Western Ukraine was historically one of most fluid frontiers of Europe. This was due in no small part to its use as a highway into Europe for nomadic invaders from Asia. Largely a vast plain with few natural barriers, this part of the continent was almost impossible to fortify. That’s not to say the locals didn’t try. This was especially true during the years of the expansion of the Russian Empire, when many fortresses were constructed to defend the frontiers against Mongols from the east, Ottomans from the south and other Eureans from the west. Among the best surviving Ukrainian castles are the Akkerman Fortress, Kamianets-Podilskyi Castle and Lutsk Castle.
For thousands of years, the great open plains of Ukraine have been Asia’s doorway to Europe. This was especially true during the late Roman era and and continues well into the early modern age. Wave after wave of invaders made their way through here, from Germanic tribes to Central Asian nomads to Ottoman armies, all bent on conquest in Europe. Because of a lack of natural barriers, little effort was ever made to fortify the region.
That changed in the 14th and 15th centuries. As the Ukraine came into increasing contact with the Rus from the north and the Poles and Lithuanians from the west, the region became more populous and wealthier. This heightened the desire and need to defend the region, which was becoming ever more important in continental politics. It was about this time that gunpowder weaponry began to make protecting the region from hordes of Asian horseman more realistic.
One of the oldest major fortresses to be built was Kamianets-Podilskyi on the westernmost frontier with the rest of Europe. This immense castle was subsequently fought over on a nearly constant basis, though thanks to its strong defenses and daunting position rarely changed hands. It ultimately came under the control of the Russian Empire in the late 18th century. The history of the Kamianets-Podilskyi Fortress was typical of the castles of the region.
In addition to Turks, Poles and other rivals from the north, east and west, the Ukraine faced the threat of Ottoman invasion from the 14th century onward. To protect the Black Sea approaches, the locals constructed immense coastal castles such as Bilhorod-Dnistrovskyi, also known as the Akkerman Fortress. Although it was the last surviving stronghold in the region, Akkerman fell to the Ottomans in 1484. It remained under their control until it was absorbed into the Russian Empire in the early 19th century. It was about this time that Ukraine’s castles started to become both strategically and militarily obsoleste, and by the end of the Napoleanic wars the era of Ukraine’s great fortresses was at an end.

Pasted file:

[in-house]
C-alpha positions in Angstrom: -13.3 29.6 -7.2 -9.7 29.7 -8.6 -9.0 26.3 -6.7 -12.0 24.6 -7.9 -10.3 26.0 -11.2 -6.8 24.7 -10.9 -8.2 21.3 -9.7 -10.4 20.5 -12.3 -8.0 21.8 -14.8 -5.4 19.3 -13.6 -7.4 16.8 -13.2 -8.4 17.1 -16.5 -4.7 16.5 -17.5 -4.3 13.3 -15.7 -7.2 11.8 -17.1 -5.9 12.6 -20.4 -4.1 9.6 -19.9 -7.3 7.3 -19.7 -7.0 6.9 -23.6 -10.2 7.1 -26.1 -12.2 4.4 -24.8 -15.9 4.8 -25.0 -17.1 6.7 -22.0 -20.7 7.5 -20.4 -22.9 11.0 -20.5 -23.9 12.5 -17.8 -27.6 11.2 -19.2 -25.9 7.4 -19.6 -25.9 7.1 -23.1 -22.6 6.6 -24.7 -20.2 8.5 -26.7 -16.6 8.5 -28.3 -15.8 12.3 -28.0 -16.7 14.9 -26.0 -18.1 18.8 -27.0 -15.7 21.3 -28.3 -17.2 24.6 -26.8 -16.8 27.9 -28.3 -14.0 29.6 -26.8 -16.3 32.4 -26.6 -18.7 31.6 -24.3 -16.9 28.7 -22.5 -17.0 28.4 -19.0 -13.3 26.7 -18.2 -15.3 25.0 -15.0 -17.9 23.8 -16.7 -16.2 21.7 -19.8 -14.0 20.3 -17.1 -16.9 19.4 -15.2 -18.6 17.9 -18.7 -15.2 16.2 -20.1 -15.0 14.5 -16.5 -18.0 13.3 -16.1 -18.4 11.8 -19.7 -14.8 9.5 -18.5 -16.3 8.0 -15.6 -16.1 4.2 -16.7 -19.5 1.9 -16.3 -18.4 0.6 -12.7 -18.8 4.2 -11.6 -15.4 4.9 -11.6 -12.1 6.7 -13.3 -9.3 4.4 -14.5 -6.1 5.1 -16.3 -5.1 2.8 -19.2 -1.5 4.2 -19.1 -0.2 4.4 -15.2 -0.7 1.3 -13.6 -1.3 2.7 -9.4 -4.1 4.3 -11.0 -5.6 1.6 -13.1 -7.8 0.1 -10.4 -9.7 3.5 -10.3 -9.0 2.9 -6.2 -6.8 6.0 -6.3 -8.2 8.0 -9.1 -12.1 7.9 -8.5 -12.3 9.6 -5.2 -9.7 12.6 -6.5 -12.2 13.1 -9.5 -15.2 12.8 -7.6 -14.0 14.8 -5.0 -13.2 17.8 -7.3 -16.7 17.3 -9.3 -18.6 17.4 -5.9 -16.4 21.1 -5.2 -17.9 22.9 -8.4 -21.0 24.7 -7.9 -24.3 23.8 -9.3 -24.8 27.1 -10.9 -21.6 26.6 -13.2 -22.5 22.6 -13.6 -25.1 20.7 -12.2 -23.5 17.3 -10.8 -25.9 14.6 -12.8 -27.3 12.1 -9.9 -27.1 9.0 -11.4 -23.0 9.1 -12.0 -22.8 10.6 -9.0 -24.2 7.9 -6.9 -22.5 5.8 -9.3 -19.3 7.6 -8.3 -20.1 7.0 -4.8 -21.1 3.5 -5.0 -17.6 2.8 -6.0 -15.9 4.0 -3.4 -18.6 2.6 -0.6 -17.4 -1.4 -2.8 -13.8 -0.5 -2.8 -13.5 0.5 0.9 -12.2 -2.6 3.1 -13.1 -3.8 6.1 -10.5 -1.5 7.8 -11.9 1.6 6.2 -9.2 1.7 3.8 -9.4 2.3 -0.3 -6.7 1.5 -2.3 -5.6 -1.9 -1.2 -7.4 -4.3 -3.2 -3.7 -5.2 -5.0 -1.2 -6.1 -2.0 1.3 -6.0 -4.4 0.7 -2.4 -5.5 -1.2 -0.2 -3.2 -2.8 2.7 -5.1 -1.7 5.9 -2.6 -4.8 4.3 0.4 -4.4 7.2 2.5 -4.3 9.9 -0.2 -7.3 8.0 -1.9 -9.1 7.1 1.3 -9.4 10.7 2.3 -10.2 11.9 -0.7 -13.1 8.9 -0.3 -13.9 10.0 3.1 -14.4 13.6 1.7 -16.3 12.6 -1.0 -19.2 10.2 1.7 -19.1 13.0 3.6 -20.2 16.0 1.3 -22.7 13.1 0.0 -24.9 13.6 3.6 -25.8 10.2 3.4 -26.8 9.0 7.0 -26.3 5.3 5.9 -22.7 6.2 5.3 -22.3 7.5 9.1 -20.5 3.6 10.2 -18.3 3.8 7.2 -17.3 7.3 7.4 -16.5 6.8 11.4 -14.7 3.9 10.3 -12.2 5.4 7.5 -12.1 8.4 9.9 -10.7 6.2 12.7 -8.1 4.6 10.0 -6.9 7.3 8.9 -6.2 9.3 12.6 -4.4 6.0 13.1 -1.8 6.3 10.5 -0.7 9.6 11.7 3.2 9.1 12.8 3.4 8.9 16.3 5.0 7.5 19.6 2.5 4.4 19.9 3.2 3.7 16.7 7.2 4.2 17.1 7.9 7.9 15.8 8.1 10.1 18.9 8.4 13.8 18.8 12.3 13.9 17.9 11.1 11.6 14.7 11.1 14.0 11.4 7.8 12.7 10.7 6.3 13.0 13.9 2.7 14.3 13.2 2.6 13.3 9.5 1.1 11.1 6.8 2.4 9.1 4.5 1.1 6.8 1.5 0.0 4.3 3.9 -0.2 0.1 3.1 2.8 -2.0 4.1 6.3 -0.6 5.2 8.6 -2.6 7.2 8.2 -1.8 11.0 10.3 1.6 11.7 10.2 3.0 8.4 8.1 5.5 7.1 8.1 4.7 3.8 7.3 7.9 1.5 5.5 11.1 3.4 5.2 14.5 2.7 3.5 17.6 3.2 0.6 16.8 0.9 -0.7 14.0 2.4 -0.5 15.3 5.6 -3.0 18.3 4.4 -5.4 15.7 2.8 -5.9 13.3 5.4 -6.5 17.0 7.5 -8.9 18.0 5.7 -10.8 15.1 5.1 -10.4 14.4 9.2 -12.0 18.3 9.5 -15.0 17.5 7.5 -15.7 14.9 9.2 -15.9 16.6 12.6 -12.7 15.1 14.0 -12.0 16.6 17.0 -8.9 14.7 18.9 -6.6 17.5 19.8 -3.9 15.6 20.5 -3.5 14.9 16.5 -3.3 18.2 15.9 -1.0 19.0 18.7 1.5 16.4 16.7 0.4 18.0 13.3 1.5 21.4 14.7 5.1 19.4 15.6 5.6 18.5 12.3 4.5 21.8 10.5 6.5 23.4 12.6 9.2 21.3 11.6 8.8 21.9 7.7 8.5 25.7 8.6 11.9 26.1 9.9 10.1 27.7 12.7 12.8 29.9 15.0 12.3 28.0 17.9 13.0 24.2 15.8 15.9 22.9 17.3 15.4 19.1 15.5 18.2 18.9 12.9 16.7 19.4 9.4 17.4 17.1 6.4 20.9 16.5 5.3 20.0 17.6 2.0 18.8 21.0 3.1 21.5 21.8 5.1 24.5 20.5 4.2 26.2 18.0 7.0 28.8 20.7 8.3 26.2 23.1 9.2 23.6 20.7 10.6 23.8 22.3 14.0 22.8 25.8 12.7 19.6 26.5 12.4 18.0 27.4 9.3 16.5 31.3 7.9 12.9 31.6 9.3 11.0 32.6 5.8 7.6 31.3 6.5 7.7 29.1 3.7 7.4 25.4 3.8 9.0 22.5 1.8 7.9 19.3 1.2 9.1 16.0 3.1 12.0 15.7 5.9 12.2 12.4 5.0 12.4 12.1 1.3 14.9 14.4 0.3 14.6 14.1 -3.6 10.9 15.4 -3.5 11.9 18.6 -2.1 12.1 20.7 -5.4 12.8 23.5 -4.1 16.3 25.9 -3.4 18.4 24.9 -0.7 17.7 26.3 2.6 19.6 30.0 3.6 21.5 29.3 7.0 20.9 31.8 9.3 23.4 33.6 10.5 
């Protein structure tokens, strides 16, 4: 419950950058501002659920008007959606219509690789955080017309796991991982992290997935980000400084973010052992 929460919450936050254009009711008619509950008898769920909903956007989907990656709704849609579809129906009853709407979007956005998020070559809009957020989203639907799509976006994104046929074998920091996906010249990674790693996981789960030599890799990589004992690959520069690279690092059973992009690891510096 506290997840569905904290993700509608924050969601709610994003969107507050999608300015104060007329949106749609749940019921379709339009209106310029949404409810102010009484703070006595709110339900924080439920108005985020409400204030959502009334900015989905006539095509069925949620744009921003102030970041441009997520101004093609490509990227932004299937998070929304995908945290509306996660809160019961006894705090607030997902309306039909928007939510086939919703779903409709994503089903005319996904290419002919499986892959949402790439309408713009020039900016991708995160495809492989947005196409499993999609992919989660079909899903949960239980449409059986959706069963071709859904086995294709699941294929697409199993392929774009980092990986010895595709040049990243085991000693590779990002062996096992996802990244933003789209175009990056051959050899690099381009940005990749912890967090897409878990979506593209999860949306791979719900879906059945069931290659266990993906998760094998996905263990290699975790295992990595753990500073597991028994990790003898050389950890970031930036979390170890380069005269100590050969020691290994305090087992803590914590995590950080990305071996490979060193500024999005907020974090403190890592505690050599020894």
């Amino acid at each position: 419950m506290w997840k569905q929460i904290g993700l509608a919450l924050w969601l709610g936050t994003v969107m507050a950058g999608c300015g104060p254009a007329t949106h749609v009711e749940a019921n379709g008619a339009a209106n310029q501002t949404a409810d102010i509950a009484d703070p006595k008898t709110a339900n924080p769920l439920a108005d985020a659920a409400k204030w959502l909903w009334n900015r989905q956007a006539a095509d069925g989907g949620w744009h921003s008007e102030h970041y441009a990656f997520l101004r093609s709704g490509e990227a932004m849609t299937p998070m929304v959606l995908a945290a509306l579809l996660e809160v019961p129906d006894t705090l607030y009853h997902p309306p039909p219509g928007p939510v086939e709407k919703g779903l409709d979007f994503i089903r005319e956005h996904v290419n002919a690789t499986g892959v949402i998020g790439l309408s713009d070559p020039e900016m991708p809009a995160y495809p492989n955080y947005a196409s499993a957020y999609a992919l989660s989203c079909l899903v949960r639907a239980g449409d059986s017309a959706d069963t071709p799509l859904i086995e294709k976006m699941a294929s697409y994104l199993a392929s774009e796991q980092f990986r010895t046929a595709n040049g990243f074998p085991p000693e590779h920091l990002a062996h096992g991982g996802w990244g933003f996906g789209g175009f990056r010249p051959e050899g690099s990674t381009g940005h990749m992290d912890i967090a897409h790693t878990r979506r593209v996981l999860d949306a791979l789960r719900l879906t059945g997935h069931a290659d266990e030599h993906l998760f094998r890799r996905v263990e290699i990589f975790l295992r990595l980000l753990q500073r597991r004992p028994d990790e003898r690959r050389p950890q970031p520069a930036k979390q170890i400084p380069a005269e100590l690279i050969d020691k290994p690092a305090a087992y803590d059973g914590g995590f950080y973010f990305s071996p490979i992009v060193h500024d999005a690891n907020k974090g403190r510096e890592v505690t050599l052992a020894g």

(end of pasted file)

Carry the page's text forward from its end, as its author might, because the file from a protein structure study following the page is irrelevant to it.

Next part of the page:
The Akkerman Fortress guards the entrance to the Deniester River where it reaches the Black Sea. A magnificent if grim and foreboding structure, it is the largest waterside castle on the coast of the Black Sea. Akkerman is a sprawling pile of stone in mixed states of repair. The outer walls, especially those facing the sea, are largely intact, and are protected by numerous round towers. Much of the castle interior is in ruins. What still stands is among the most featureless castles anywhere, making the place nearly impenetrable, at least by medieval standards.
The Kamianets-Podilskyi Castle is the greatest surviving fortress on Ukraine’s western frontier. It is one of the largest castles in Eastern Europe, although it is much smaller now than it once was. Most of what currently stands is the new castle, which dates to the very late Middle Ages, although parts of the older fortifications have been incorporated. The structure’s most famous and recognizable features are its immense, high pointed twelve towers, although only half of these are still effectively intact.
Lutsk Castle is is somewhat less impressive than its counterparts, but thanks to its proximity to the Polish border it is one of the more visited. It was once a seat for both the ruling family of the Grand Duchy of Lithuania as well as for the Orthdox Church. It is largely in ruins. However, among its surviving sections is the superb tower of the main entrance to the castle.
The Akkerman Fortress is located on a steep slope overlooking the port town of Bilhorod-Dnistrovsky, approximately twenty miles west of Odessa. The Kamianets-Podilskyi Castle is located immediately outside the town of the same name, approximately 200 miles southwest of Kiev and 200 miles northwest of Odessa. Lutsk Castle is located just outside of the town of Lutsk, approximately 200 miles west of Kiev. As of this writing no visitor information was available for any of these sites. Web: www.akkermanfortress.org (official website of Akkerman Fortress); http://miakamenec.org.ua (official website of Kamianets-Podilskyi Castle).
Western Ukraine is fortunate to have so many intact castles still guarding its frontiers. A short list of the best ones includes the Khotyn Fortress near Kamianets-Podilskyi, Olesko Castle and Svirzh Castle, both in Lviv Oblast and the mountaintop Palanok Castle.